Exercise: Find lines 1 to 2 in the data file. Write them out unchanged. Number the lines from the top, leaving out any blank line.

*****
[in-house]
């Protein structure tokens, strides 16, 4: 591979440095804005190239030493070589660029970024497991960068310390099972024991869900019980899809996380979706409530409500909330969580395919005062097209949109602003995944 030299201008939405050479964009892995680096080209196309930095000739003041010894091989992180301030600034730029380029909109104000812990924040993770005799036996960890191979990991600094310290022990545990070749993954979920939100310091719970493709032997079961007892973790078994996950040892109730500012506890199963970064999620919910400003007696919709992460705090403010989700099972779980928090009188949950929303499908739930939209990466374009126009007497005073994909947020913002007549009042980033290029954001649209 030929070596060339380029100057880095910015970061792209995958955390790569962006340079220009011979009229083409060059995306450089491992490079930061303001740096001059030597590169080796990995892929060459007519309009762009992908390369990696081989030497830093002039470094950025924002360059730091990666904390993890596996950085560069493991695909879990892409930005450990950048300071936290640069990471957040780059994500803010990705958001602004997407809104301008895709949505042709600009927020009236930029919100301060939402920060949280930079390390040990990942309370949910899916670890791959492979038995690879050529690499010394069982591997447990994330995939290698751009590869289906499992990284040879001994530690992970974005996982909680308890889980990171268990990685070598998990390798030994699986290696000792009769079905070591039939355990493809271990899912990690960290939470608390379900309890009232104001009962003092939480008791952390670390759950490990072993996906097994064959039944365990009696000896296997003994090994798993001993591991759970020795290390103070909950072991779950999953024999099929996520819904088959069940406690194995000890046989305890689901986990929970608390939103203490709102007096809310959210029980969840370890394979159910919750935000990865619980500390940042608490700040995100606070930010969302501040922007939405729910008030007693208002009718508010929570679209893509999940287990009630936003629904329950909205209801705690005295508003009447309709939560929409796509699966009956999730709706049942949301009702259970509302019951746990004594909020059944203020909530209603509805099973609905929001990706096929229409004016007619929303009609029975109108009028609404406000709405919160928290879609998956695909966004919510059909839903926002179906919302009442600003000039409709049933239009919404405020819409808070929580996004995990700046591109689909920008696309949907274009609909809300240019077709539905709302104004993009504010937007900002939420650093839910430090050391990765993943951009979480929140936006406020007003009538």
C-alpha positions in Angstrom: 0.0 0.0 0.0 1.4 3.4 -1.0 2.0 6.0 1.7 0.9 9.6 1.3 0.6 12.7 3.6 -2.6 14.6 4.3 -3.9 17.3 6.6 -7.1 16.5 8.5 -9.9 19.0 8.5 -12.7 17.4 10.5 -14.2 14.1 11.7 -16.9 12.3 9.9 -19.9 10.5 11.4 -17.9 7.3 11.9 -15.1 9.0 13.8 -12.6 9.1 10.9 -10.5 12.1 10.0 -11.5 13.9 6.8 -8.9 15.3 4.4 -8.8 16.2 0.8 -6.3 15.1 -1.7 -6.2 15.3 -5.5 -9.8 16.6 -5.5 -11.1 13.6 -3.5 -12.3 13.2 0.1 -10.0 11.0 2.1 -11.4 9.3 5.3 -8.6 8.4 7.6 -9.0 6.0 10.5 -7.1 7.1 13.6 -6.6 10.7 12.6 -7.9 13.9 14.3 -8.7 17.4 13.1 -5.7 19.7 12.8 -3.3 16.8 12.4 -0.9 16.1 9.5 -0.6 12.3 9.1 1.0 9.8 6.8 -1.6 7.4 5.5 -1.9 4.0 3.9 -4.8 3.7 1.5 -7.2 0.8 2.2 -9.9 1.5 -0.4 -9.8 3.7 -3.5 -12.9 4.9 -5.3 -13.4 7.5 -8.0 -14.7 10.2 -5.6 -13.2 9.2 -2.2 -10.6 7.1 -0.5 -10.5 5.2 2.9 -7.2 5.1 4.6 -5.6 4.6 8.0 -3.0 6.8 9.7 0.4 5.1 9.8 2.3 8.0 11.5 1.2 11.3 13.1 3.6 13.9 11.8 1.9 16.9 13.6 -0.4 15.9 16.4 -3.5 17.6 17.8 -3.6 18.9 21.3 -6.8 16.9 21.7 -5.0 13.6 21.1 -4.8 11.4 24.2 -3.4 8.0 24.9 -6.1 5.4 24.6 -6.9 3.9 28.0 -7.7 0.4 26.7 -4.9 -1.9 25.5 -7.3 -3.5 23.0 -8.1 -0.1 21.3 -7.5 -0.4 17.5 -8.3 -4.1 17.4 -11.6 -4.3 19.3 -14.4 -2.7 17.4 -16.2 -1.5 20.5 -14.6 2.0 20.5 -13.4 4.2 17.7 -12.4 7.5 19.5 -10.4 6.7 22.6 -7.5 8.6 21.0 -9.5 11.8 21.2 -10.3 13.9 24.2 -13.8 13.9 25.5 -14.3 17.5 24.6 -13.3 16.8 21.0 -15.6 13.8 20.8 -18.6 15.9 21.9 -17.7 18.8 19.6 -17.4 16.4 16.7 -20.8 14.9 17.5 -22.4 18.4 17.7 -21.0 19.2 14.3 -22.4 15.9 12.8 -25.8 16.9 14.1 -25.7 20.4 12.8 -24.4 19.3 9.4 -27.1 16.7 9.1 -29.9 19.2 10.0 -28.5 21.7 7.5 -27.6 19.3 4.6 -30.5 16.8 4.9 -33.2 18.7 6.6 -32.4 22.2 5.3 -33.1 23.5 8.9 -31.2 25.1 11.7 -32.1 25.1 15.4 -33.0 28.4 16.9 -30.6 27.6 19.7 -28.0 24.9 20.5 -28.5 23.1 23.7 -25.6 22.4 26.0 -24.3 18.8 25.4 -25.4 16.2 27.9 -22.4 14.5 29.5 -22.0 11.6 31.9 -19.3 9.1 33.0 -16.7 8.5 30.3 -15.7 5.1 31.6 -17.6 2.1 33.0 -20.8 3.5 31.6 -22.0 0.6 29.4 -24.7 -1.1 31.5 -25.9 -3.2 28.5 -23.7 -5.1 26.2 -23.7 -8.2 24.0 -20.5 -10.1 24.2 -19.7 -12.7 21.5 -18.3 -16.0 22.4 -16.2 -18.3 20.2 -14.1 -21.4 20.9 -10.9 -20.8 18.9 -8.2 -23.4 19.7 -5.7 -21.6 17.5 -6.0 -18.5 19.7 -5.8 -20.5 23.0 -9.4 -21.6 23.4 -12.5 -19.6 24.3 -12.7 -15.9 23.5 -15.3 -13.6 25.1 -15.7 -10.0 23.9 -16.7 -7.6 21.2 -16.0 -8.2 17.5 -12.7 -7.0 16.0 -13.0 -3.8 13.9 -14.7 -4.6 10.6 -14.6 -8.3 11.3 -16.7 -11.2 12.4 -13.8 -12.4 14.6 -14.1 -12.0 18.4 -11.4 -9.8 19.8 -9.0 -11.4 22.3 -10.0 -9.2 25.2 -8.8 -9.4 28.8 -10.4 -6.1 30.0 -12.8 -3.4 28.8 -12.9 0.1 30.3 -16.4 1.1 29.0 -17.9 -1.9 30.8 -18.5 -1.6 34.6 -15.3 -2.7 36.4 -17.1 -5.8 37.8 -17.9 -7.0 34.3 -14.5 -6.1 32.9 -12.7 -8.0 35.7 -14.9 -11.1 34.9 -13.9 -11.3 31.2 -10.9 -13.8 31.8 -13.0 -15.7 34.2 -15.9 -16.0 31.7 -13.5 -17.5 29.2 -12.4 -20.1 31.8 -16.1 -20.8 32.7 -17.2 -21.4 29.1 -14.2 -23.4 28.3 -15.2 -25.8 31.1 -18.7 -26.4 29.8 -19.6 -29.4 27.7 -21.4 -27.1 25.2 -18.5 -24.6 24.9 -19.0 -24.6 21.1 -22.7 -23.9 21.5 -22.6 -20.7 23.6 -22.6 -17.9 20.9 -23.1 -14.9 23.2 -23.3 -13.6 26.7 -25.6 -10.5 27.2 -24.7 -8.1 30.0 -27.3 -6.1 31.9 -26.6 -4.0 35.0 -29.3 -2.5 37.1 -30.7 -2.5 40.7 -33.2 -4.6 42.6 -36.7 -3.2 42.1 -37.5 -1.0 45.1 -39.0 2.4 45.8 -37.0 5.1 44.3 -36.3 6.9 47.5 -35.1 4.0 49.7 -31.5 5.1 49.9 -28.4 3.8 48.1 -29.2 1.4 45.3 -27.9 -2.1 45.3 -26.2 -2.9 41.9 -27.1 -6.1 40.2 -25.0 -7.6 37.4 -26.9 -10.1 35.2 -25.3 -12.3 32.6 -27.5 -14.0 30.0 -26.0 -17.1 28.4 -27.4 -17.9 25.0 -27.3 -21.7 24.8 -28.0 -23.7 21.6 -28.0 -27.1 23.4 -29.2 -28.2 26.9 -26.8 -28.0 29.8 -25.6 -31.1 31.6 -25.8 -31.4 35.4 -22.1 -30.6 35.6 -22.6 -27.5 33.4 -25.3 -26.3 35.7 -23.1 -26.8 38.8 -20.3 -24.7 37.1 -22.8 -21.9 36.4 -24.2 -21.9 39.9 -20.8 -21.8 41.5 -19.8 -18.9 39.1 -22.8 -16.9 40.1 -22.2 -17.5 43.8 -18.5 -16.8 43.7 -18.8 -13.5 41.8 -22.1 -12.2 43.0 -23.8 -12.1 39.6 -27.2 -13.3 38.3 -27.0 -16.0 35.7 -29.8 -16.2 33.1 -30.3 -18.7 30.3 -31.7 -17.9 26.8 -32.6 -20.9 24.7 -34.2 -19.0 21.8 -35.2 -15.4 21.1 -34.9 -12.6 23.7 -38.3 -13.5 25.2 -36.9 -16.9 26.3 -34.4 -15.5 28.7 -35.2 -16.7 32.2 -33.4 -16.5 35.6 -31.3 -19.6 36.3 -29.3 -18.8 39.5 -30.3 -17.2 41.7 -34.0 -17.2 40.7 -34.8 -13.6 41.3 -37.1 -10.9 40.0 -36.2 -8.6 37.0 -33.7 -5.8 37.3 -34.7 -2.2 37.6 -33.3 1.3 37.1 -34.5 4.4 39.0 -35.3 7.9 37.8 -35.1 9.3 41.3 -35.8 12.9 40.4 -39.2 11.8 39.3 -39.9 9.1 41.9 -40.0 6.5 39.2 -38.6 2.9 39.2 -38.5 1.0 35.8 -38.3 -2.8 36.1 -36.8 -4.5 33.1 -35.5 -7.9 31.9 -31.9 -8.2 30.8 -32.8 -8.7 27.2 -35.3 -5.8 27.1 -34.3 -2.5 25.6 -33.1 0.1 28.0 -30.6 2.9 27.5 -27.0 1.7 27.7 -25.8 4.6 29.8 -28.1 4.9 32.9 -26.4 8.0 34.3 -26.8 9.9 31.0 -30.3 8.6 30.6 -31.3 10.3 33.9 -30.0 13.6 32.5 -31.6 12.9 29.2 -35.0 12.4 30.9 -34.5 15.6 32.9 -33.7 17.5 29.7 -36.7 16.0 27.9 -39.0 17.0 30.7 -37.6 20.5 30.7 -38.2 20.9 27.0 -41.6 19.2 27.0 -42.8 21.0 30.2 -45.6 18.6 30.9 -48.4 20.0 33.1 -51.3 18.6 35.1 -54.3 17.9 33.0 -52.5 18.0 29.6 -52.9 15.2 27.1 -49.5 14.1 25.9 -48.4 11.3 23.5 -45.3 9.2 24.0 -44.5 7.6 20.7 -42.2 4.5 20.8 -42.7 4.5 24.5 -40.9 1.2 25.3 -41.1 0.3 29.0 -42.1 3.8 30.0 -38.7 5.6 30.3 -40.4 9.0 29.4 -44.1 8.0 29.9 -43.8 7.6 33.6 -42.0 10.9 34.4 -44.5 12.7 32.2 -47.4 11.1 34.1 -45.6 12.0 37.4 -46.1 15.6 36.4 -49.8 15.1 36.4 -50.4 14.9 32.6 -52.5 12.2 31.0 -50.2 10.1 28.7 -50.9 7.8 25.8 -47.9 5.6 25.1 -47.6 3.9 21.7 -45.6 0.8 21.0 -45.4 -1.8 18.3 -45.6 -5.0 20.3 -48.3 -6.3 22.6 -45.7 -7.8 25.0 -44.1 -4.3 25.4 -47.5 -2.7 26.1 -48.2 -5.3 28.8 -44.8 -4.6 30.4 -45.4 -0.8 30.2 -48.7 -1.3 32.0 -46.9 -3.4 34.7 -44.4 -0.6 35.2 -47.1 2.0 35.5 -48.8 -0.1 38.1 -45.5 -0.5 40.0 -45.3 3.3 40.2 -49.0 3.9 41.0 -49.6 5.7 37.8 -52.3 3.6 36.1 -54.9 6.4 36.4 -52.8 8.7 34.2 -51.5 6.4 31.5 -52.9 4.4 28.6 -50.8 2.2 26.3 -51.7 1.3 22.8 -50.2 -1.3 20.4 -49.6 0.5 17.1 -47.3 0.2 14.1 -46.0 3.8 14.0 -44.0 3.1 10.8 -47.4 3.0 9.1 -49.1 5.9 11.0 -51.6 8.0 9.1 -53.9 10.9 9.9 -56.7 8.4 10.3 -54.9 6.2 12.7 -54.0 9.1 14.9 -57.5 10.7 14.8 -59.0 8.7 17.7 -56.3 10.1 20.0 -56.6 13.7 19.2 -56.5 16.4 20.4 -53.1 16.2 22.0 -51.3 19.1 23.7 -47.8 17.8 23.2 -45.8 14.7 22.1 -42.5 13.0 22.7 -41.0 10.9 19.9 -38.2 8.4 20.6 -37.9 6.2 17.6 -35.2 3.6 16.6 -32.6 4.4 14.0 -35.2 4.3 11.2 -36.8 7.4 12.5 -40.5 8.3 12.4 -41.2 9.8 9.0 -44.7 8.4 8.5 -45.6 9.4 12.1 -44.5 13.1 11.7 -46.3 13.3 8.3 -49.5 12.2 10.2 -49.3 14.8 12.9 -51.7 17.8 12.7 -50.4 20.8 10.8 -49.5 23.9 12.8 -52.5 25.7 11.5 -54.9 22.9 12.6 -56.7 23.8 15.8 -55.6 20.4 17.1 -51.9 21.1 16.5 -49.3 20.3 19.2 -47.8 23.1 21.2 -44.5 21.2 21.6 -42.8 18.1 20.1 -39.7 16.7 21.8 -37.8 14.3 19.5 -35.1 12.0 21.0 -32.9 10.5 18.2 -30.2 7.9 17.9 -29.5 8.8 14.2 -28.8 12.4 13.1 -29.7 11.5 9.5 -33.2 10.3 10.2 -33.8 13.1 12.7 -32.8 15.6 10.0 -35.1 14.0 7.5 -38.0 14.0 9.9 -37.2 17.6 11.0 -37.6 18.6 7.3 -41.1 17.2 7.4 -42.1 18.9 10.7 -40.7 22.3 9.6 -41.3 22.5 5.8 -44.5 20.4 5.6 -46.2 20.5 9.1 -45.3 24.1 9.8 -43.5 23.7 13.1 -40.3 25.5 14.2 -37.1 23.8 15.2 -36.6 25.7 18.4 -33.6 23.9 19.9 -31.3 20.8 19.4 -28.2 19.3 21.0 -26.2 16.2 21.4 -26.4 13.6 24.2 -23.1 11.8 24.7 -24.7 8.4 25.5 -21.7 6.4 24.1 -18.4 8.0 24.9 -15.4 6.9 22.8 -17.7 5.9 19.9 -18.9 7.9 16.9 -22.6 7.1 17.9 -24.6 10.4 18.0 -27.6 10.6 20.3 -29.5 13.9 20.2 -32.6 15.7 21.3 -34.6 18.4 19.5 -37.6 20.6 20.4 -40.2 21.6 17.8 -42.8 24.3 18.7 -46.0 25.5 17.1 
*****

[in-house]
């Protein structure tokens, strides 16, 4: 591979440095804005190239030493070589660029970024497991960068310390099972024991869900019980899809996380979706409530409500909330969580395919005062097209949109602003995944 030299201008939405050479964009892995680096080209196309930095000739003041010894091989992180301030600034730029380029909109104000812990924040993770005799036996960890191979990991600094310290022990545990070749993954979920939100310091719970493709032997079961007892973790078994996950040892109730500012506890199963970064999620919910400003007696919709992460705090403010989700099972779980928090009188949950929303499908739930939209990466374009126009007497005073994909947020913002007549009042980033290029954001649209 030929070596060339380029100057880095910015970061792209995958955390790569962006340079220009011979009229083409060059995306450089491992490079930061303001740096001059030597590169080796990995892929060459007519309009762009992908390369990696081989030497830093002039470094950025924002360059730091990666904390993890596996950085560069493991695909879990892409930005450990950048300071936290640069990471957040780059994500803010990705958001602004997407809104301008895709949505042709600009927020009236930029919100301060939402920060949280930079390390040990990942309370949910899916670890791959492979038995690879050529690499010394069982591997447990994330995939290698751009590869289906499992990284040879001994530690992970974005996982909680308890889980990171268990990685070598998990390798030994699986290696000792009769079905070591039939355990493809271990899912990690960290939470608390379900309890009232104001009962003092939480008791952390670390759950490990072993996906097994064959039944365990009696000896296997003994090994798993001993591991759970020795290390103070909950072991779950999953024999099929996520819904088959069940406690194995000890046989305890689901986990929970608390939103203490709102007096809310959210029980969840370890394979159910919750935000990865619980500390940042608490700040995100606070930010969302501040922007939405729910008030007693208002009718508010929570679209893509999940287990009630936003629904329950909205209801705690005295508003009447309709939560929409796509699966009956999730709706049942949301009702259970509302019951746990004594909020059944203020909530209603509805099973609905929001990706096929229409004016007619929303009609029975109108009028609404406000709405919160928290879609998956695909966004919510059909839903926002179906919302009442600003000039409709049933239009919404405020819409808070929580996004995990700046591109689909920008696309949907274009609909809300240019077709539905709302104004993009504010937007900002939420650093839910430090050391990765993943951009979480929140936006406020007003009538």